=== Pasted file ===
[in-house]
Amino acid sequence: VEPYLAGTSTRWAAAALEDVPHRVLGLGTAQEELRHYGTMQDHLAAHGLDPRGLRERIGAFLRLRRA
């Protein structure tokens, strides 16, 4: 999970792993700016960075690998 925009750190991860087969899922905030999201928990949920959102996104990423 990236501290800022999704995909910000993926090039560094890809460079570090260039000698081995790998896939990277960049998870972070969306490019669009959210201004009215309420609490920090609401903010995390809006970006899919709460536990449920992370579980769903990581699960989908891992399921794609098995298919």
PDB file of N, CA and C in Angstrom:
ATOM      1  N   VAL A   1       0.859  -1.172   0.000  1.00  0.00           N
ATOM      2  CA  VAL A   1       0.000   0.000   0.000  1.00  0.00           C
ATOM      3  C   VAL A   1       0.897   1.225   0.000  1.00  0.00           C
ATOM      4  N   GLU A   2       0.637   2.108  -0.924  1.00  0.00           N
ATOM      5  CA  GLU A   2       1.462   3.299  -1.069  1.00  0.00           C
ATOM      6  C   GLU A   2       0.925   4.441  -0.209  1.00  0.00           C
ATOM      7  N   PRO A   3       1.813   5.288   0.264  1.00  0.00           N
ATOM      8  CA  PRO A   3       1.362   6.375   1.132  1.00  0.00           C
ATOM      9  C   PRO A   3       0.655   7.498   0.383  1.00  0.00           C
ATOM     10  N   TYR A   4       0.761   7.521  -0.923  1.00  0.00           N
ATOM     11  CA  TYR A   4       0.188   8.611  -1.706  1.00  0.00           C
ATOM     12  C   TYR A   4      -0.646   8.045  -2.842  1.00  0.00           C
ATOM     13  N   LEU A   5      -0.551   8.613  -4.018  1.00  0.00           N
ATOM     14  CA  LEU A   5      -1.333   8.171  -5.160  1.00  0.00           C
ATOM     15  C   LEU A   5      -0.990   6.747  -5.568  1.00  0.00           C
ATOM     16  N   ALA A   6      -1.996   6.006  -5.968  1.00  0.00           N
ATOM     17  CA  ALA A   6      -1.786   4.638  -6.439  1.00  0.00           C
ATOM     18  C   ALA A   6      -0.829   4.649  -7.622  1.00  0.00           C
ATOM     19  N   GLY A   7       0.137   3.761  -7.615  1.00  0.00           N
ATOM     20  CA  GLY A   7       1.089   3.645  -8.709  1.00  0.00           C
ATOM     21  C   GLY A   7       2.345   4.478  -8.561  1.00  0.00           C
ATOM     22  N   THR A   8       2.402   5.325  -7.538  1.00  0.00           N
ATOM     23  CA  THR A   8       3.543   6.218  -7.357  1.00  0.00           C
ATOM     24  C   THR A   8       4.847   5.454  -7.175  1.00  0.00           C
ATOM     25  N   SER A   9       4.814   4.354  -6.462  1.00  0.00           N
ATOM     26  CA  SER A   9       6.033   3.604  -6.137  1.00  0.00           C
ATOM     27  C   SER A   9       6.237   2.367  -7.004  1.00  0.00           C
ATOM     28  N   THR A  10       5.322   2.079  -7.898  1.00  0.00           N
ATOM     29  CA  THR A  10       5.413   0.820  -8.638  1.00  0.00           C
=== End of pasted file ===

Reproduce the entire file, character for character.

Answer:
[in-house]
Amino acid sequence: VEPYLAGTSTRWAAAALEDVPHRVLGLGTAQEELRHYGTMQDHLAAHGLDPRGLRERIGAFLRLRRA
């Protein structure tokens, strides 16, 4: 999970792993700016960075690998 925009750190991860087969899922905030999201928990949920959102996104990423 990236501290800022999704995909910000993926090039560094890809460079570090260039000698081995790998896939990277960049998870972070969306490019669009959210201004009215309420609490920090609401903010995390809006970006899919709460536990449920992370579980769903990581699960989908891992399921794609098995298919």
PDB file of N, CA and C in Angstrom:
ATOM      1  N   VAL A   1       0.859  -1.172   0.000  1.00  0.00           N
ATOM      2  CA  VAL A   1       0.000   0.000   0.000  1.00  0.00           C
ATOM      3  C   VAL A   1       0.897   1.225   0.000  1.00  0.00           C
ATOM      4  N   GLU A   2       0.637   2.108  -0.924  1.00  0.00           N
ATOM      5  CA  GLU A   2       1.462   3.299  -1.069  1.00  0.00           C
ATOM      6  C   GLU A   2       0.925   4.441  -0.209  1.00  0.00           C
ATOM      7  N   PRO A   3       1.813   5.288   0.264  1.00  0.00           N
ATOM      8  CA  PRO A   3       1.362   6.375   1.132  1.00  0.00           C
ATOM      9  C   PRO A   3       0.655   7.498   0.383  1.00  0.00           C
ATOM     10  N   TYR A   4       0.761   7.521  -0.923  1.00  0.00           N
ATOM     11  CA  TYR A   4       0.188   8.611  -1.706  1.00  0.00           C
ATOM     12  C   TYR A   4      -0.646   8.045  -2.842  1.00  0.00           C
ATOM     13  N   LEU A   5      -0.551   8.613  -4.018  1.00  0.00           N
ATOM     14  CA  LEU A   5      -1.333   8.171  -5.160  1.00  0.00           C
ATOM     15  C   LEU A   5      -0.990   6.747  -5.568  1.00  0.00           C
ATOM     16  N   ALA A   6      -1.996   6.006  -5.968  1.00  0.00           N
ATOM     17  CA  ALA A   6      -1.786   4.638  -6.439  1.00  0.00           C
ATOM     18  C   ALA A   6      -0.829   4.649  -7.622  1.00  0.00           C
ATOM     19  N   GLY A   7       0.137   3.761  -7.615  1.00  0.00           N
ATOM     20  CA  GLY A   7       1.089   3.645  -8.709  1.00  0.00           C
ATOM     21  C   GLY A   7       2.345   4.478  -8.561  1.00  0.00           C
ATOM     22  N   THR A   8       2.402   5.325  -7.538  1.00  0.00           N
ATOM     23  CA  THR A   8       3.543   6.218  -7.357  1.00  0.00           C
ATOM     24  C   THR A   8       4.847   5.454  -7.175  1.00  0.00           C
ATOM     25  N   SER A   9       4.814   4.354  -6.462  1.00  0.00           N
ATOM     26  CA  SER A   9       6.033   3.604  -6.137  1.00  0.00           C
ATOM     27  C   SER A   9       6.237   2.367  -7.004  1.00  0.00           C
ATOM     28  N   THR A  10       5.322   2.079  -7.898  1.00  0.00           N
ATOM     29  CA  THR A  10       5.413   0.820  -8.638  1.00  0.00           C